With a sequel on its way, it’s no surprise that there’s more Cars figures and toys being rolled out. We just got a group of items in that you can check out in our Cars section over at CmdStore.com. The new figures include die-cast 3-packs and a bunch of Mega-sized vehicles like Lightning McQueen, Chick Hicks, Kathy Copter, T.J. and a bunch more. Be sure to take a look if you’re a fan of the film, but read below the jump for even more good news for Cars lovers.
If you’re a Club Penguin fan on top of enjoying the Disney-Pixar brilliance that was Cars, then there’s good news ahead because the two are about to collide!
The LA Times has the full story! Or you can check out the World of Cars by clicking here!
Walt Disney Co. believes that World of Cars, its new subscription-based online community aimed at boys and based on the Pixar movie “Cars,” won’t get lost in the traffic of virtual worlds.
Things are already a bit congested. Some 200 virtual worlds target children under 12. Each competes for a slice of the 10 hours and 45 minutes a day the Kaiser Family Foundation estimates that kids spend viewing media, simultaneously vying for screen time against a growing number of portable media players and smart phones that offer their own diversions.
That’s not deterring Disney, however, which is testing World of Cars for rollout this summer. The game will allow kids to create their own car persona and rub hubcaps with characters from the movie, such as Mater, the bucktoothed tow truck, or play online games such as tractor-tipping.
The launch marks the latest exercise in corporate cross-branding for Disney, which hopes it can leverage the movie’s popularity into monthly subscription payments from boys and their NASCAR dads in advance of the release of “Cars 2” in summer 2011 and the Cars Land attraction that opens in 2012 at Disney’s California Adventure theme park.[…]
World of Cars is modeled after Club Penguin, the online game of scarf-wearing penguins and igloos aimed at the juice-box crowd that Disney acquired in 2007. The site had 12 million active players and 700,000 subscribers when Disney bought it, although over the last year U.S. visitors to Club Penguin have leveled off, according to research firm ComScore Media Metrix.
Its global reach is broader, with Club Penguin attracting visitors from 190 countries as the site has been translated into Portuguese, Spanish and French. Kzero Worldwide, a British consulting firm, estimates that Club Penguin reaches as many as 35 million users globally, ranking it among the top five virtual worlds for children.
[…] The trick, however, isn’t inventing a virtual world, but designing content that keeps children clicking back.
“Kids have notoriously short attention spans,” said Steve Prentice at Gartner, a technology information and consulting firm. “They are intrigued by novelty, but unless there’s an enduring reason for them to come back, they won’t.”
That’s the challenge for Lane Merrifield, co-founder of Club Penguin, who oversees Disney’s virtual worlds.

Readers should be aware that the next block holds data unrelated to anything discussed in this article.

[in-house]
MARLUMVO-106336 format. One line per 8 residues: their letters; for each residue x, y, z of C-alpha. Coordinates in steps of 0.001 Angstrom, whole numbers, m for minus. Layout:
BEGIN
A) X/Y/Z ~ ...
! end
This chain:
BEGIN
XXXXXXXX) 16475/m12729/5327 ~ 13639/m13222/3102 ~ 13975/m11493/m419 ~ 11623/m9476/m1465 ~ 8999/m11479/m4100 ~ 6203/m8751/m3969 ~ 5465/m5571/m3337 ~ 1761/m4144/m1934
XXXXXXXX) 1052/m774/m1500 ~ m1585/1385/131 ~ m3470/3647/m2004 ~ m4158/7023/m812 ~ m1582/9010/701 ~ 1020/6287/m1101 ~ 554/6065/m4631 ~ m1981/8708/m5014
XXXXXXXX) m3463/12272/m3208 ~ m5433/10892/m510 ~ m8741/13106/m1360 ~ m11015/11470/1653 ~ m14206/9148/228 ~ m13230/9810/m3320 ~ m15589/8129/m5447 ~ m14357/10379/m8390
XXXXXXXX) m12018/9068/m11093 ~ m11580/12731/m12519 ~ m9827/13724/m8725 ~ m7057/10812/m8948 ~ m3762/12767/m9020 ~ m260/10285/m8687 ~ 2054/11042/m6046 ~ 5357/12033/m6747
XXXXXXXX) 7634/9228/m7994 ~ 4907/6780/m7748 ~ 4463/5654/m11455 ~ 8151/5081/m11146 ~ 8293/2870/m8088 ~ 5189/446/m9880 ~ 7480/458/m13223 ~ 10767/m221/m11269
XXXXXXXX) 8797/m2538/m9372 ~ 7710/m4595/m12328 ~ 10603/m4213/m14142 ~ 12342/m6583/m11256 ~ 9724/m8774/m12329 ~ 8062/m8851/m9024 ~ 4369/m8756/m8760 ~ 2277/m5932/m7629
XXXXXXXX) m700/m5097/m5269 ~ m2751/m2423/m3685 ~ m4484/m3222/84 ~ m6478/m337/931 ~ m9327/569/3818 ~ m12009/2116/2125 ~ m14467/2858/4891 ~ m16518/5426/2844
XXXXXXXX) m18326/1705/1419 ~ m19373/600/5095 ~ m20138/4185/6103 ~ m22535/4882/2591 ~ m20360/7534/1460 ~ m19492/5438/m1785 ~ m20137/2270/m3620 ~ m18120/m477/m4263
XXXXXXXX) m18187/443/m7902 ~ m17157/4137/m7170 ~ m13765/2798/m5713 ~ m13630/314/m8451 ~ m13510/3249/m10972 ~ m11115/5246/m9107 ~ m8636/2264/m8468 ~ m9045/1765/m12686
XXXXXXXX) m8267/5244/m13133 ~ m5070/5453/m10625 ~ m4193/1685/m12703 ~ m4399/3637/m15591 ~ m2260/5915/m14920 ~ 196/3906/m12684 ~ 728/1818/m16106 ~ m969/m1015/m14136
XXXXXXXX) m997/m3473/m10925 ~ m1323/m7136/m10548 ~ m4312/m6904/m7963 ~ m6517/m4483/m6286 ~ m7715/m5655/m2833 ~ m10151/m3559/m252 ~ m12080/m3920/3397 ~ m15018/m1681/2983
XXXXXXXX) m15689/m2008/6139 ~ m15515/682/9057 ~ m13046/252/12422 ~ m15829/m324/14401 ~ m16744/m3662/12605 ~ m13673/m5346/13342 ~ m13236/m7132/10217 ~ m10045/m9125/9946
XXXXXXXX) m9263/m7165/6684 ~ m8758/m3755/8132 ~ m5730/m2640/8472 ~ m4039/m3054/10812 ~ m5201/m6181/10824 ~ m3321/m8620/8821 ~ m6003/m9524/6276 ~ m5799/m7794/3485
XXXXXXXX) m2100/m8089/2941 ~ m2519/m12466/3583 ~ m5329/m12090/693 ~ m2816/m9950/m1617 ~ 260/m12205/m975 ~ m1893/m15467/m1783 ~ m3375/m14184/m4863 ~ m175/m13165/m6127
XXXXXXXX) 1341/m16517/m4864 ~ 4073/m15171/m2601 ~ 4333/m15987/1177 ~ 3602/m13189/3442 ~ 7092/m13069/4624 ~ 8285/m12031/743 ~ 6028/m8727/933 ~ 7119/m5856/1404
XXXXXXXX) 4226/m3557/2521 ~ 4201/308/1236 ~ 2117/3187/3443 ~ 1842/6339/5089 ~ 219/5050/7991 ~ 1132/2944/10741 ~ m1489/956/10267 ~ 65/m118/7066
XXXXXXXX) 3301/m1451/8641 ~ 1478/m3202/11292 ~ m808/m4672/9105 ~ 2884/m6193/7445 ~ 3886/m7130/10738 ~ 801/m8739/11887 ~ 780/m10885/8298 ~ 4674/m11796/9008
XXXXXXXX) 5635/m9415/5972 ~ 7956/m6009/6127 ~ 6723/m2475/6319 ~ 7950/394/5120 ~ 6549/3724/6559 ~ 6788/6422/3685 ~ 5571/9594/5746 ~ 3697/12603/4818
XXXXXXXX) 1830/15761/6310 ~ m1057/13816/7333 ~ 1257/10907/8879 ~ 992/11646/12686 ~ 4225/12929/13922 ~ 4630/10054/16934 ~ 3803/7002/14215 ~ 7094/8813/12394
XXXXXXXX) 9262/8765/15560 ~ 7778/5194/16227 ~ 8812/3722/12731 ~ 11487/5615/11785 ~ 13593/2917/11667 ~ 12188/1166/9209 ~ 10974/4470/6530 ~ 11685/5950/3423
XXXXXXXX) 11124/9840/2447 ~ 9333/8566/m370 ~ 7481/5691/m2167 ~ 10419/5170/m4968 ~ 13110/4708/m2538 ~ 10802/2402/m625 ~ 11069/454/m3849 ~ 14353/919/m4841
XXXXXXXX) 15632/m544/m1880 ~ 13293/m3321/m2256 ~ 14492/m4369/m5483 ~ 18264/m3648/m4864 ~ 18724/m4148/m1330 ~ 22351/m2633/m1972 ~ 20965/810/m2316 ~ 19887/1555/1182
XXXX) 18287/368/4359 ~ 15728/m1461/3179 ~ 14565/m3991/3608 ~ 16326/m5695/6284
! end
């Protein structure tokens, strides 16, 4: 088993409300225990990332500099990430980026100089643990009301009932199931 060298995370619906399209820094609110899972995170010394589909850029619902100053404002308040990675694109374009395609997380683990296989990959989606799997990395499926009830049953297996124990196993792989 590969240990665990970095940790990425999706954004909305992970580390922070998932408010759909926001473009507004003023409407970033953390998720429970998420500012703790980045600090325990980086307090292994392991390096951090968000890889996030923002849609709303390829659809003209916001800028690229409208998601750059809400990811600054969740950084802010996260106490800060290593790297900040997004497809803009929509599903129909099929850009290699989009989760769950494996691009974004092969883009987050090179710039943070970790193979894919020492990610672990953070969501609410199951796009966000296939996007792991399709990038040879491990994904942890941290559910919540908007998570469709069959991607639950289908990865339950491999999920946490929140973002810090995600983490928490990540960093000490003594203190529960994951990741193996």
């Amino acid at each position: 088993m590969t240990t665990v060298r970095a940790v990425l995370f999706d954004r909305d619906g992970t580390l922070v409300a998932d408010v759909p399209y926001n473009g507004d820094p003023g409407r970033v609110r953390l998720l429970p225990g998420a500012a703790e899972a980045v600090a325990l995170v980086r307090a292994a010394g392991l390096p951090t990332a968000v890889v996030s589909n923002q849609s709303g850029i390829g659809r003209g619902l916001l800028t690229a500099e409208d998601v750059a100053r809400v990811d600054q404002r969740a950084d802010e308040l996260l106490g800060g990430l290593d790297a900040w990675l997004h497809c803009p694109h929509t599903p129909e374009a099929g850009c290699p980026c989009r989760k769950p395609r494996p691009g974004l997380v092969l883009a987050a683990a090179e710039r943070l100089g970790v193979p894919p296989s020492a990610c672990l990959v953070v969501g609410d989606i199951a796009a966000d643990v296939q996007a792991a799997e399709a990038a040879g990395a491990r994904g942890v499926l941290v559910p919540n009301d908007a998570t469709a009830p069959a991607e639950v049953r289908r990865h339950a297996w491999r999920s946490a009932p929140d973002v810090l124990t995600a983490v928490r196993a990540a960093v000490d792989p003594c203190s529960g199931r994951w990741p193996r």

Pixie Hollow, the virtual world in which players flutter around with Tinker Belland other characters, has grown since its 2008 debut to 1.6 million monthly users in December, up from 1.3 million a year earlier. Toontown Online, one of the first virtual worlds, saw usage spike in the summer — but the number of visitors in December fell below year-earlier levels, according to ComScore.
Meanwhile, Pirates of the Caribbean Online, the multi-player computer game that was launched in 2007, is taking on water. The number of online visitors fell below 192,000 in December from 500, 000 a year earlier, ComScore estimates.
“It’s no secret it had some technical issues. There were some hurdles there,” said Merrifield, who has been working to retool the game. “There were big downloads, and a lot of machines couldn’t carry it.”
Merrifield worked with the development team in North Hollywood to apply some of what he learned with Club Penguin. Players needed to be able to dive quickly into Pirates and play the game as soon as they launched their browser, he said, instead of waiting for a time-consuming download.
More fundamentally, Merrifield encouraged the Pirates team to depart from the game’s linear storytelling to adopt Club Penguin’s open-ended approach, in which the players have more say in the narrative and provide direction on the types of weapons, battles or quests they experience online.[…]
Allowing players to determine the action on screen, Merrifield said, provides “a limitless supply of new content” and allows kids to become the storytellers. He credits 8-year-olds with some of Club Penguin’s most popular ideas — like the addition of ninjas.
Merrifield is applying the same approach to World of Cars. Players start by designing their own car, picking from among body types (stock car, say, or sleek, aerodynamic Porsche), colors and race-car numbers. As they roll down the main drag of Radiator Springs, they can choose to interact with characters from the movie, or head to Fillmore Fields to race through a hay bale maze with friends playing online.
“My goal is to make sure that Disney, from a virtual world standpoint, has the same tradition that Pixar does in 3-D computer animation,” Merrifield said